‘While the idea of road trips sound like freedom and romance, the reality of them can be quite the opposite. Sometimes we all need a little something to do to amuse us along the way…’

When I worked for Visit Scotland, I often found myself on a long car ride, ferry, or even the occasional flight (some of our islands are quite far away) and, for the vast majority of the time, I’d be travelling on my own. As someone who is socially awkward, this is generally my idea of heaven.
However, even me, a woman who doesn’t particularly like the company of Other People, finds it difficult to spend 10 days on Shetland with only a few weirdly small horses to talk to  If it was my choice, that’d be fine. When it’s forced upon you, it’s a whole different story.
Now that my time with VS has passed and I’ve moved to North Wales, I only have a 45-minute drive in the morning and I love nothing more than singing at the top of my voice to a bit of Miranda Lambert or Kacey Musgraves in the car.
I no longer have to endure a 6-hour commute to Skye where I tried desperately to amuse myself by spotting feral goats for 250 miles. True story.  In case you’re wondering, I spotted ONE feral goat in FIVE months of working there.  It was the most boring, goat-less journey ever.
Anyhoo, driving long distances results in boredom, so you need something to occupy your mind along the way.


This is what I stick to on fairly short journeys.  OR, for trips that I take early in the morning (say, for work) where I don’t have the brain capacity to do anything else but a spot of singing.

I always go for something upbeat in the morning, because I need a bit of cheering up if I’ve been prised out of my warm bed and into my cold car.

Audio Books

I have a massive pile of audible titles in my library which, if you’ve read my post about my insomnia, you’ll know I simply cannot live without.

Not only are audiobooks excellent for stopping me hoovering in the middle of the night, but they’re also great for tuning into and whiling away the hours as the countryside passes by your window.

The only thing I don’t advise is listening to Swedish crime fiction on narrow, winding, country roads on dark winter nights. Seriously: don’t do it.  It’s terrifying.

Language CDs

I would like to thank VisitScotland for being the catalyst for me learning Spanish. Gracias, a todos!   No, seriously, if it wasn’t for all those endless journeys around North Uist or Kelso, English would still be my first and only language (that doesn’t include the bastardised version of Klingon I speak after I’ve had too many glasses of wine…)

It’s a great way to ensure your travel time isn’t wasted and you can, dare I say it, improve yourself?   I hate myself a little bit for even writing that.   However, that doesn’t make it any less true.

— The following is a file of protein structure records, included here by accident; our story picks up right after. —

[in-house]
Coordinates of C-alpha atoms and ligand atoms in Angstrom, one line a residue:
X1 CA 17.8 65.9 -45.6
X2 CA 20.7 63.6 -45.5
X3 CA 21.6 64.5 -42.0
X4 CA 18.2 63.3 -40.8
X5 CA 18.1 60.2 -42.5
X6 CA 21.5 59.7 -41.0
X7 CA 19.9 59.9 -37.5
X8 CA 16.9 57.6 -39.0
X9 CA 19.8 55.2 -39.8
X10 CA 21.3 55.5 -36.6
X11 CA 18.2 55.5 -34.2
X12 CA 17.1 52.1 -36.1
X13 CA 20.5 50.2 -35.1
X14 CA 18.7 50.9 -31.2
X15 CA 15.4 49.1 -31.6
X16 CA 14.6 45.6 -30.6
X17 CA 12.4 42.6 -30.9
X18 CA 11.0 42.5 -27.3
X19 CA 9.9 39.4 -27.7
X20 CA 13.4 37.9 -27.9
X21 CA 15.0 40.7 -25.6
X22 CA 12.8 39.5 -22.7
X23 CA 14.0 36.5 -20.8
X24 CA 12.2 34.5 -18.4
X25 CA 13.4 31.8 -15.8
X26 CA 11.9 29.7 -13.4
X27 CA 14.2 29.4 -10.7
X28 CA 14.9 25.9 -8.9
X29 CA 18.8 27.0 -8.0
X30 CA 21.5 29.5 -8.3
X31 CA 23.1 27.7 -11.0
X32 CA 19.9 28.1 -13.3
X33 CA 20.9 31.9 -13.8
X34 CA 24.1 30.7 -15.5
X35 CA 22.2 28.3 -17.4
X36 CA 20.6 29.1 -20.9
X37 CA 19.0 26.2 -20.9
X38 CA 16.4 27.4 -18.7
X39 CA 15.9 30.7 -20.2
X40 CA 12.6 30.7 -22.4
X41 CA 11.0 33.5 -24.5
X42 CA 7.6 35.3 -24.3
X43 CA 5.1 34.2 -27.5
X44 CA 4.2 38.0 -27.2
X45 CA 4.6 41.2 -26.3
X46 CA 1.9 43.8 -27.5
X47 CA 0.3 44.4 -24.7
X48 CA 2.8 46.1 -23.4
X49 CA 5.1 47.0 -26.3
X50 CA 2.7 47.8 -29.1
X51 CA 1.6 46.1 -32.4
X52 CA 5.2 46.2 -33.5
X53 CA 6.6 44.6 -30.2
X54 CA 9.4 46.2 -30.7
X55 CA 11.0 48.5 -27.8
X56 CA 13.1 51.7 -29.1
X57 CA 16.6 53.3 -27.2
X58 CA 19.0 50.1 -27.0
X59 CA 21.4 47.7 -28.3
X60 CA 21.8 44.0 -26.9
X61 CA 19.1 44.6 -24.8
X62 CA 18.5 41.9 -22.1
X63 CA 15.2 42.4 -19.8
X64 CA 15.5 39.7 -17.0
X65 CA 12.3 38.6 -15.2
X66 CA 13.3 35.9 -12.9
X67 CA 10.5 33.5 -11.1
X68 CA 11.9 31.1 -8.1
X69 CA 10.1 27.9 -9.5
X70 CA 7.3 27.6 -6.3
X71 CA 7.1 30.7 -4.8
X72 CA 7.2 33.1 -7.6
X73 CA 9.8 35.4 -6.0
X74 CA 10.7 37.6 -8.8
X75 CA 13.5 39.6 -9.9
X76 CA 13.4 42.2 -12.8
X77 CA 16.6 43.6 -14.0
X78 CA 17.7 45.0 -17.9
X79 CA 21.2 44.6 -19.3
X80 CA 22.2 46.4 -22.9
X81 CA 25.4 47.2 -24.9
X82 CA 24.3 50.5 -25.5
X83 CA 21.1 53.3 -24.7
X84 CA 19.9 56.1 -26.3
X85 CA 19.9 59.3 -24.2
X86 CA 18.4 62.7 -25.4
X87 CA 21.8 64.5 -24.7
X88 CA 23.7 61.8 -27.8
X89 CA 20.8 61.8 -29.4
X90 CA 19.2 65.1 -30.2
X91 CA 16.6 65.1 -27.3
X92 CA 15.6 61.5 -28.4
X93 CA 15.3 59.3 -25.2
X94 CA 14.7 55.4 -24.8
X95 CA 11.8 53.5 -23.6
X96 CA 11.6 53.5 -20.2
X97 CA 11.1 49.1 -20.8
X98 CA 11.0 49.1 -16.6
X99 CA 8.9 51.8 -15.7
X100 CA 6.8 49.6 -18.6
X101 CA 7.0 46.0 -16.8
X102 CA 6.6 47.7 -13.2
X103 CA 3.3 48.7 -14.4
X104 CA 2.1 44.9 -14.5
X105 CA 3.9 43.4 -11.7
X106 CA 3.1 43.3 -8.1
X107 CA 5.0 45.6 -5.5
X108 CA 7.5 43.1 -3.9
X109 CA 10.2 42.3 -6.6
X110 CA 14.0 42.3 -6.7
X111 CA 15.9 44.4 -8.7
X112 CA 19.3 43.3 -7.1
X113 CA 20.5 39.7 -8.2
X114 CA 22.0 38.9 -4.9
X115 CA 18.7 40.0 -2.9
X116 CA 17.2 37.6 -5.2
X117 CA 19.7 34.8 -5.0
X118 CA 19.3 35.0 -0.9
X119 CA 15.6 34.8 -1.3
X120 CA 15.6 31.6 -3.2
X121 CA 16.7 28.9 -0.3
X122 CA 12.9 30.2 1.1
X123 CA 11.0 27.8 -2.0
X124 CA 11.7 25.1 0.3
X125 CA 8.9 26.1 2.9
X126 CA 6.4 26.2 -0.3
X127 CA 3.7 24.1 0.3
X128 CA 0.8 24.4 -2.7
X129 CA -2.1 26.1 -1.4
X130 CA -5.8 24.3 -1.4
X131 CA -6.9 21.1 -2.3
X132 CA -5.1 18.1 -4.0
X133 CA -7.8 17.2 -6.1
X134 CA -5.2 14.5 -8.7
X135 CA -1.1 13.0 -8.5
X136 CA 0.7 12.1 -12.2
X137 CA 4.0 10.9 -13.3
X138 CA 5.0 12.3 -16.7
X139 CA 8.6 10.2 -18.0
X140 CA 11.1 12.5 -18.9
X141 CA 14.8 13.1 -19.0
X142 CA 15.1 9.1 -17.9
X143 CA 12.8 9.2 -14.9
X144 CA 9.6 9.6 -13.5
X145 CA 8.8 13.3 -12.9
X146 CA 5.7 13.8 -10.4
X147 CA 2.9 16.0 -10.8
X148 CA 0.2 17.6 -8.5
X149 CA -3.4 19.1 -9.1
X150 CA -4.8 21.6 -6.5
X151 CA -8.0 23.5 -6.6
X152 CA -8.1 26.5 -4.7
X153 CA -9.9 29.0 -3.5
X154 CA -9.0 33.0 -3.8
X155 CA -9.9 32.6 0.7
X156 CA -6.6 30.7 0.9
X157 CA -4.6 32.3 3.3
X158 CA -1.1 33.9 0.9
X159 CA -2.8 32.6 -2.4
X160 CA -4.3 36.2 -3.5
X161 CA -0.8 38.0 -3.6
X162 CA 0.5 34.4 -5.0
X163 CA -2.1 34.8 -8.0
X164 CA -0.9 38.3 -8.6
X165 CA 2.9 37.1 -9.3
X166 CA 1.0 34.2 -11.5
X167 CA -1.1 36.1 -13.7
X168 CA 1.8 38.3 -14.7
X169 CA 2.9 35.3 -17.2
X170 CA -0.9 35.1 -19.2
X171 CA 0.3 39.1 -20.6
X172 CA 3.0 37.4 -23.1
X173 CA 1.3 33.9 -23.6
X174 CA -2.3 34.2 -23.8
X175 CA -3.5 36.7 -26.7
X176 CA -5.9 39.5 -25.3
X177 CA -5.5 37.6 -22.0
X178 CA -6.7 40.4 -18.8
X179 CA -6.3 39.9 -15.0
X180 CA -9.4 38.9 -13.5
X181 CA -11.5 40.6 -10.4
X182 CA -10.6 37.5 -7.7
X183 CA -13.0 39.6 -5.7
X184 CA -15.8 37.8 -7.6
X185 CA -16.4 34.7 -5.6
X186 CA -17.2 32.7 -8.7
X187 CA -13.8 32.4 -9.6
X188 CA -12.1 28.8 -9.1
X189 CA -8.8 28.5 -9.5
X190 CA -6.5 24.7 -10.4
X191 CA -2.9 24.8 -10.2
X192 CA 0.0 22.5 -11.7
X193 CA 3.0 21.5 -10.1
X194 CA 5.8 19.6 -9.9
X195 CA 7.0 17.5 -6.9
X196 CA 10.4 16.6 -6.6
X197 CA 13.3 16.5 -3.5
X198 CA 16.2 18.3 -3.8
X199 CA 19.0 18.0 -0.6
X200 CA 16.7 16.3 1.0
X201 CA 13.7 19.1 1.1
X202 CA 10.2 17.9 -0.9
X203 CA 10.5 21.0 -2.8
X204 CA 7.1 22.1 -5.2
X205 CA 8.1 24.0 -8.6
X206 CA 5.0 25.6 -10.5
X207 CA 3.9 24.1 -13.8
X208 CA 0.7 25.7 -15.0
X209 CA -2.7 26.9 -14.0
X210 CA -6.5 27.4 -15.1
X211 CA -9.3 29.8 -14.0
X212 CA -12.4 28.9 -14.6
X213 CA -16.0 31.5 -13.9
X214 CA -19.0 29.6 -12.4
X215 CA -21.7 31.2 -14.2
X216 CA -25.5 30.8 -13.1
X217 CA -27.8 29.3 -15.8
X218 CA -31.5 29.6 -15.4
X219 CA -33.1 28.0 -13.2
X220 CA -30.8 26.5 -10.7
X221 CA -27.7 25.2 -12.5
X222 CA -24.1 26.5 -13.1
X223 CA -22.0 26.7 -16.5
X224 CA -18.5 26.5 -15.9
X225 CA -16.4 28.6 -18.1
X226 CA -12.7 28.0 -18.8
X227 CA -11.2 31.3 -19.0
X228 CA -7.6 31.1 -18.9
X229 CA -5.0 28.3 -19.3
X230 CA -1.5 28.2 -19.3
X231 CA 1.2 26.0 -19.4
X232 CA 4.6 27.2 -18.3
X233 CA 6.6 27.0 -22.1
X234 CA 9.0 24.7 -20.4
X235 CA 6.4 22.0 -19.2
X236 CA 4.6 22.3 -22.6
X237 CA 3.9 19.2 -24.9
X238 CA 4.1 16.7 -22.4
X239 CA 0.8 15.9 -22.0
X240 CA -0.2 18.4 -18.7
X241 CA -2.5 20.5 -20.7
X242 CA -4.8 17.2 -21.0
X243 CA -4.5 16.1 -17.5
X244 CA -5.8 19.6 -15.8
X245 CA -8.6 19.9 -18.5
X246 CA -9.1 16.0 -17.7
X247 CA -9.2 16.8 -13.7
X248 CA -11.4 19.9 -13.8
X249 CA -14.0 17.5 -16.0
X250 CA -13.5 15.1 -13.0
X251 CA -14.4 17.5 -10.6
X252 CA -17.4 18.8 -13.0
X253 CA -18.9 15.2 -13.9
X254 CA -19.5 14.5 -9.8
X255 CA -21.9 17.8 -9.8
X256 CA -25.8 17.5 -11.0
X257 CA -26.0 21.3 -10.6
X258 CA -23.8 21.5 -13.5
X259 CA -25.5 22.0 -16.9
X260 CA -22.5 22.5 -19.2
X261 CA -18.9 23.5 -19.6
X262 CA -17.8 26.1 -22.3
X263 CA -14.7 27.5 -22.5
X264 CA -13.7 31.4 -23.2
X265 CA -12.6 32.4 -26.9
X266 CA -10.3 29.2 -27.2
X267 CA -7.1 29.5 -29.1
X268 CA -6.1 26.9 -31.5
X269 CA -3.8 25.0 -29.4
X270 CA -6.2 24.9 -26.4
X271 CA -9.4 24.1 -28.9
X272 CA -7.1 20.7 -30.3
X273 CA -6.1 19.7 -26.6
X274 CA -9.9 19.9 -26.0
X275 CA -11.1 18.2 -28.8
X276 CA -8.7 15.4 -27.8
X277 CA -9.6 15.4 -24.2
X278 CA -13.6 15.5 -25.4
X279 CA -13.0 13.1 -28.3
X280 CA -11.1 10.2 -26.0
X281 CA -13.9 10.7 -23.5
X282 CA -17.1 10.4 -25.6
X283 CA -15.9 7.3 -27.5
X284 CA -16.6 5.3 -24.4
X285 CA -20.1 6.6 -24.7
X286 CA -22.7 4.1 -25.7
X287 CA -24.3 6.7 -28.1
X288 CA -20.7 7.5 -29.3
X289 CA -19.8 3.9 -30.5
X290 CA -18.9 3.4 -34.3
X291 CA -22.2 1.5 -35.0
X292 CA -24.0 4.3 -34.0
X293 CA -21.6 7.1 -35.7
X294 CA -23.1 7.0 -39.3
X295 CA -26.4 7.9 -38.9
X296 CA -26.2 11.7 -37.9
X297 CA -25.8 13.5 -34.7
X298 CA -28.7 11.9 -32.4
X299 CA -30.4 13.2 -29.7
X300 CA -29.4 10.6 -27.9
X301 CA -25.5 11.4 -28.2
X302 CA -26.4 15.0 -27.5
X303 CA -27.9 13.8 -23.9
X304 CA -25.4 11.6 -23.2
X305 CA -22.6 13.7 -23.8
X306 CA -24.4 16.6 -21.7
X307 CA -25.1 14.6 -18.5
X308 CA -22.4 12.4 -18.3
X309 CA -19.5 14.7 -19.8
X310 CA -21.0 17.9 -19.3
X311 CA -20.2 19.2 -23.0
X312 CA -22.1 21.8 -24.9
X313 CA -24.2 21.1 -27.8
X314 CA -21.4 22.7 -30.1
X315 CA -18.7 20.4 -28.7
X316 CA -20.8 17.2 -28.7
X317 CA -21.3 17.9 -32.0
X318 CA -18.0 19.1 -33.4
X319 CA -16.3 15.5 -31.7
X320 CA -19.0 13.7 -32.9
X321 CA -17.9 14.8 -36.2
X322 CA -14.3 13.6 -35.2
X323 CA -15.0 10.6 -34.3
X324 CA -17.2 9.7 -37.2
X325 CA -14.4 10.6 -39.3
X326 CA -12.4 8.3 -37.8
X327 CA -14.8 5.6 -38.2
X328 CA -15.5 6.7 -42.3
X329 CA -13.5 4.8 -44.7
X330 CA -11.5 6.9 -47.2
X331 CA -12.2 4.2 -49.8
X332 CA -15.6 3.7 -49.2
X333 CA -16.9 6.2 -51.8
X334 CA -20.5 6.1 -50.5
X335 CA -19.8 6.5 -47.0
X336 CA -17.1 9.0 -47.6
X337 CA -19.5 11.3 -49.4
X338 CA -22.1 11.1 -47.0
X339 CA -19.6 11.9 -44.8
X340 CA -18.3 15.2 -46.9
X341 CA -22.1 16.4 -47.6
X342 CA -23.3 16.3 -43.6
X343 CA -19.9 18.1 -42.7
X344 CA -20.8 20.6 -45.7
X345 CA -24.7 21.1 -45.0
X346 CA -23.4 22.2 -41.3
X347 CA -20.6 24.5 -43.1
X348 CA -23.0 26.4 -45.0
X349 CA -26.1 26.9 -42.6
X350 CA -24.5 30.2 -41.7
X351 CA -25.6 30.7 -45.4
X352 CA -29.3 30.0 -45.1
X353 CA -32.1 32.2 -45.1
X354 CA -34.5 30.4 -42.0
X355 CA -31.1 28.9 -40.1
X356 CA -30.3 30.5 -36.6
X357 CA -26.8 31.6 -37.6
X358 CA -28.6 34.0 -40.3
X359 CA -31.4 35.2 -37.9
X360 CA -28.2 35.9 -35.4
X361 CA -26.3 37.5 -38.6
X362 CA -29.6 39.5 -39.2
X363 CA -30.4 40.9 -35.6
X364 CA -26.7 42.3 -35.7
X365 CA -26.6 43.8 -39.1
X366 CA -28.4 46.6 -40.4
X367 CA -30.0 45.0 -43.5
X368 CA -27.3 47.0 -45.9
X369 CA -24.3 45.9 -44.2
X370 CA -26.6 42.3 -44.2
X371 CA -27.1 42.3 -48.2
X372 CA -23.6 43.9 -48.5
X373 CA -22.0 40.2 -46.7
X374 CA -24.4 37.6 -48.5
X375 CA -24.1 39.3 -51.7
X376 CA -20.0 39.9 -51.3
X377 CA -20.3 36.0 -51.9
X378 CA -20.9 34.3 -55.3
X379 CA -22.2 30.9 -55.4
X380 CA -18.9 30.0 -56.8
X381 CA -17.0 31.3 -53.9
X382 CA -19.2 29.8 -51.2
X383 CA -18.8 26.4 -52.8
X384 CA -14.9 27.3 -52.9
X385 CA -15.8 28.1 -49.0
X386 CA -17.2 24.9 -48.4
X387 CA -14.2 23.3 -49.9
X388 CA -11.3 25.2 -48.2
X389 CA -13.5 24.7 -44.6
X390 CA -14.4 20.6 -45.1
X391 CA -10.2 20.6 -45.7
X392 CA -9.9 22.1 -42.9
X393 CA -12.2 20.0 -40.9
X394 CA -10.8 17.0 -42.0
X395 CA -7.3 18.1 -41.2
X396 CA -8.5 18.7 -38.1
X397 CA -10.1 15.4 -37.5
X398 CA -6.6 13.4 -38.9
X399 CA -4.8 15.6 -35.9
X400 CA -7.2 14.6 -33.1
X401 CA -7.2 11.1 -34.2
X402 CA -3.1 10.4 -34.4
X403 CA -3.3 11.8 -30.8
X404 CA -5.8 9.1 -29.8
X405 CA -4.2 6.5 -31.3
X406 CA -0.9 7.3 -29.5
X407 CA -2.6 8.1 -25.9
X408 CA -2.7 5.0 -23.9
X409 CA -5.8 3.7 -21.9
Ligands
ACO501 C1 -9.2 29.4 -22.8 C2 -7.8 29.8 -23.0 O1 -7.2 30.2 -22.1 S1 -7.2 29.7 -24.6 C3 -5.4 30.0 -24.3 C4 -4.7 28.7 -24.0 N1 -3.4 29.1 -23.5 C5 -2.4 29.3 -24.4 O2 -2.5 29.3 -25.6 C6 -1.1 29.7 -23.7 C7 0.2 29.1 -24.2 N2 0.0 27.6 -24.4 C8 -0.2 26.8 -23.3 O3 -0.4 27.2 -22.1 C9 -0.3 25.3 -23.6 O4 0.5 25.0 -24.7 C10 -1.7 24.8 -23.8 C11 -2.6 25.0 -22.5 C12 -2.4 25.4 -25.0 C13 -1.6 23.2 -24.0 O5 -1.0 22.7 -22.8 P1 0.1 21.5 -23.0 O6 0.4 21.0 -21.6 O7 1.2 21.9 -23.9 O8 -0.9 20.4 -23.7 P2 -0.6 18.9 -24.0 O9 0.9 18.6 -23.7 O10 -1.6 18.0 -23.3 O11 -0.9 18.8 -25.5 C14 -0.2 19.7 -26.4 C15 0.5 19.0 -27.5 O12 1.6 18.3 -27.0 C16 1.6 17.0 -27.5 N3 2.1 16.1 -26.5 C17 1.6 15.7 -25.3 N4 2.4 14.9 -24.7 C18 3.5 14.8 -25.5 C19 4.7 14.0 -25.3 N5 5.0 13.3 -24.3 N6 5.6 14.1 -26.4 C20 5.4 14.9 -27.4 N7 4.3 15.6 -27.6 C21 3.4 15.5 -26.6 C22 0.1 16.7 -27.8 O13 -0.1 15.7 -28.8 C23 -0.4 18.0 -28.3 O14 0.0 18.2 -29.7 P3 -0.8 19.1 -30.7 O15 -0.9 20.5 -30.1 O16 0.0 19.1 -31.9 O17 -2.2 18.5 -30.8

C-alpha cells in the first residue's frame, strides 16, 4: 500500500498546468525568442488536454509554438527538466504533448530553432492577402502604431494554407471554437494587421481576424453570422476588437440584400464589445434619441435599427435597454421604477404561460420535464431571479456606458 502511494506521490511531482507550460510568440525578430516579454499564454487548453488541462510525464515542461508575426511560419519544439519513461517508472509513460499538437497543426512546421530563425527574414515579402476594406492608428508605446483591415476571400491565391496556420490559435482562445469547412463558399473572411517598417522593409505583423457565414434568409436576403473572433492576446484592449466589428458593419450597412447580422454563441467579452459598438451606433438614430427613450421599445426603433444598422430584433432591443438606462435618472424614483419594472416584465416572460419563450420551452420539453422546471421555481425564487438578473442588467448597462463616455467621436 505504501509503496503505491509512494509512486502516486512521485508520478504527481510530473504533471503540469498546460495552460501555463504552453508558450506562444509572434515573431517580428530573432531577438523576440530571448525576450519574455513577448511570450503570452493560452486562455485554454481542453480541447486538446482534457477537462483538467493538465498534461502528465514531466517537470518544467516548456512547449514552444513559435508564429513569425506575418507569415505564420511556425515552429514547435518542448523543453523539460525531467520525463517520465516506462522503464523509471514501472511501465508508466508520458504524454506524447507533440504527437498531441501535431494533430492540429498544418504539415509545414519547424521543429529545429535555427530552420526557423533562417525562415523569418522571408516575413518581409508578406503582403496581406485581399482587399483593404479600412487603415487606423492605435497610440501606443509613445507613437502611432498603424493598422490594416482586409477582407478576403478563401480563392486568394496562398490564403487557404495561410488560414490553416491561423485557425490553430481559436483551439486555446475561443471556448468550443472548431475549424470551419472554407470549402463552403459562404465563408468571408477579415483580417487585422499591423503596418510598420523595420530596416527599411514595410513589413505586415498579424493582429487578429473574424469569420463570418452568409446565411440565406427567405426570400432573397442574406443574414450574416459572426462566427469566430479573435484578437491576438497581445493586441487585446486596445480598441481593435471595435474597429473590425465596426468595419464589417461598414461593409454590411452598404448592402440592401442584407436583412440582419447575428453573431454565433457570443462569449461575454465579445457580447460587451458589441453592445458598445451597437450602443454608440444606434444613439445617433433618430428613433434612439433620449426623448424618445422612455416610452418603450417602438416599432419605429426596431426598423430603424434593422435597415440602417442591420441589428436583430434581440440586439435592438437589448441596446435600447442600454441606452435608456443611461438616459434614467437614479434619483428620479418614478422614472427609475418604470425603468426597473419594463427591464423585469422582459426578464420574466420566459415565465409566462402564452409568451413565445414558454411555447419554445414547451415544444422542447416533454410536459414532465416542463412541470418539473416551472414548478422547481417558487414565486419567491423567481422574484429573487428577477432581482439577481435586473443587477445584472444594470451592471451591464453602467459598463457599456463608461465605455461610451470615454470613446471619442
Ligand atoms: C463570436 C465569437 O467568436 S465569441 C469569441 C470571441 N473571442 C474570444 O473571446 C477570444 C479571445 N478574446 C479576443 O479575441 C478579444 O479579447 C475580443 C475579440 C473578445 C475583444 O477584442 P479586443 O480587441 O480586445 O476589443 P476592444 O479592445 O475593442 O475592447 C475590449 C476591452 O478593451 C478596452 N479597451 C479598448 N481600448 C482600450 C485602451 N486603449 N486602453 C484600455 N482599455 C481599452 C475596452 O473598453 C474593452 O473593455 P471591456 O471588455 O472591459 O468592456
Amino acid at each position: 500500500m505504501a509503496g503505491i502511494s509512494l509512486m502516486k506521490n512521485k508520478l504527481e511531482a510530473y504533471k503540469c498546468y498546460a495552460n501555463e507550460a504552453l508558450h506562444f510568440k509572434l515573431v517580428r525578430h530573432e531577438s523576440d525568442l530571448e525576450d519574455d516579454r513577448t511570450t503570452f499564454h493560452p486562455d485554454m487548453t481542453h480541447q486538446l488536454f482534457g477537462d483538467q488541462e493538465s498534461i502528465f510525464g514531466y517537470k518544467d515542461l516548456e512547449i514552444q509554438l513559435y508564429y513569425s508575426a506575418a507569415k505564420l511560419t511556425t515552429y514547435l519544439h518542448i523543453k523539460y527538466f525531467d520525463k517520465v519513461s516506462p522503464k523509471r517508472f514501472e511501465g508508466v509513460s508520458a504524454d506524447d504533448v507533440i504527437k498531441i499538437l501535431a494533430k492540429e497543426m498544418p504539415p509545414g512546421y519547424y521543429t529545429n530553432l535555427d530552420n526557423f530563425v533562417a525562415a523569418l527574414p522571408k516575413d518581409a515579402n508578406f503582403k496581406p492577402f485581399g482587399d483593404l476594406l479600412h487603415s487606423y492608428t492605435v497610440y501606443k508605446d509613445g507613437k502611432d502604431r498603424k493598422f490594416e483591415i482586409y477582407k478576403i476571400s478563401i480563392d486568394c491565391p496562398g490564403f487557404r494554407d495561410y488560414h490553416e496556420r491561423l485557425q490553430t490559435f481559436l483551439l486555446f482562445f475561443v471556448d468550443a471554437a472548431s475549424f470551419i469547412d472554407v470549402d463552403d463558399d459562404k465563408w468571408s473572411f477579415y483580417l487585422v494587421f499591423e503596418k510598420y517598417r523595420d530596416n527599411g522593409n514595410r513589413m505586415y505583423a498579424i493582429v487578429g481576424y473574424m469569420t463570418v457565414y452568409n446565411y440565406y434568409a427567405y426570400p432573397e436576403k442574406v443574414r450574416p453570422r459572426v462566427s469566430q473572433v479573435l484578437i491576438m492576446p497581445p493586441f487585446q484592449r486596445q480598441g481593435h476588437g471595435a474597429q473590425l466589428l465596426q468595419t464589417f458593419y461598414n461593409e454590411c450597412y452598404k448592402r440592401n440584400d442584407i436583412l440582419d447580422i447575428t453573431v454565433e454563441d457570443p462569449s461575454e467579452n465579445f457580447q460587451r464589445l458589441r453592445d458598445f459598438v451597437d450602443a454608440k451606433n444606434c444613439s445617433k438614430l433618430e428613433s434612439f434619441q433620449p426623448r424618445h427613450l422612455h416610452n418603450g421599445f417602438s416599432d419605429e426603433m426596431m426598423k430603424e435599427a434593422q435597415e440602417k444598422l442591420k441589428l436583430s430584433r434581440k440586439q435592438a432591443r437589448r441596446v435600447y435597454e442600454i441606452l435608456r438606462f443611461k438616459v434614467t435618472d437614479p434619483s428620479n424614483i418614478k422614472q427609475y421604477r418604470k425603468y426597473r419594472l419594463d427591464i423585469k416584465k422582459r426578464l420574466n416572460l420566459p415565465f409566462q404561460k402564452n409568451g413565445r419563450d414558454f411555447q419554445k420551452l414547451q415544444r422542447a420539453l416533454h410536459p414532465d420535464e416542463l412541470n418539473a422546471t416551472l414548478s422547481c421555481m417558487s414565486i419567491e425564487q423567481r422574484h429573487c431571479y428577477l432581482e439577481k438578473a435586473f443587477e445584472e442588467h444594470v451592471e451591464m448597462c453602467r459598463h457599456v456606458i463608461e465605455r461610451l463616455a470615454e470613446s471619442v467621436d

I listened to my Spanish CDs for months on end and still put them in if I need a bit of brushing up. I can now ask LT for stuff in English and Spanish. He can ask me for stuff in English, Spanish AND Cantonese, so he still wins.  Damn him and his three languages. Such a show-off.

The Alphabet Game

The previous suggestions were all things I did on my own, but this one really requires you to have a travel buddy.  A car companion, if you will.

Basically, you can choose any topic (my favourites are cities and football teams), and you go through the alphabet, picking a letter each, and see what you come up with. Or, if you’re me, to see who caves in first, swearing and getting annoyed because, FORGODSAKE THERE ARE NO CITIES BEGINNING WITH X!!!  Or, at least none that I can pronounce.


This can be seriously funny if you promise never, ever to go for ‘something beginning with G (grass) or R (road)’.  If you’re going to play, you have to be inventive. My personal favourites are ‘I Spy with my little eye, something beginning with S. To which the answer is, obviously, ‘that Steel clad building we passed, like, ten minutes ago’. Nothing will annoy your travel buddy more.

Do throw in some easier ones, though, or the next time you suggest a game you’ll be told, in no uncertain terms, that you should ‘go away’. Or, you know, words to that effect…

The Yellow Car Game

This is a game perfected by my nephews and it can cause riotous laughter in the car.  It has also likely been the bain of my sister’s life from time to time, as she listens to her three sons yelling at each other from the comfort of their seats as she desperately tries to navigate through the hell that is Tesco car park.

Basically, you drive up and down the nation, keeping your eyes peeled to the oncoming traffic (and finally making use of those pesky side mirror things) before you scream at the top of your lungs when you finally clap eyes on a lesser spotted yellow car.
To be honest, there are more of them on the road than you think.  And I’d like to take this opportunity to thank each and every single driver who ever thought: ‘You know what? Yellow cars are awesome and I simply must have one’  I love you all.  My sister would like a few words with you, though.
5! There are 5!  I’m claiming them all!!


This is purely a last resort, you understand.  I jest, of course, as you might be a chatty type who loves nothing more than talking for hours on end.  Me?  I’m all out of chat after about 10 minutes.  And that’s on a good day.

I need something else to save my sanity that doesn’t involve continually checking my phone and sending snapchat messages of The Travel Bug to my poor friends and family.  Honestly, I do it, like, every five minutes.  I’m not popular anymore.

How do you amuse yourself on road trips?


Suzanne x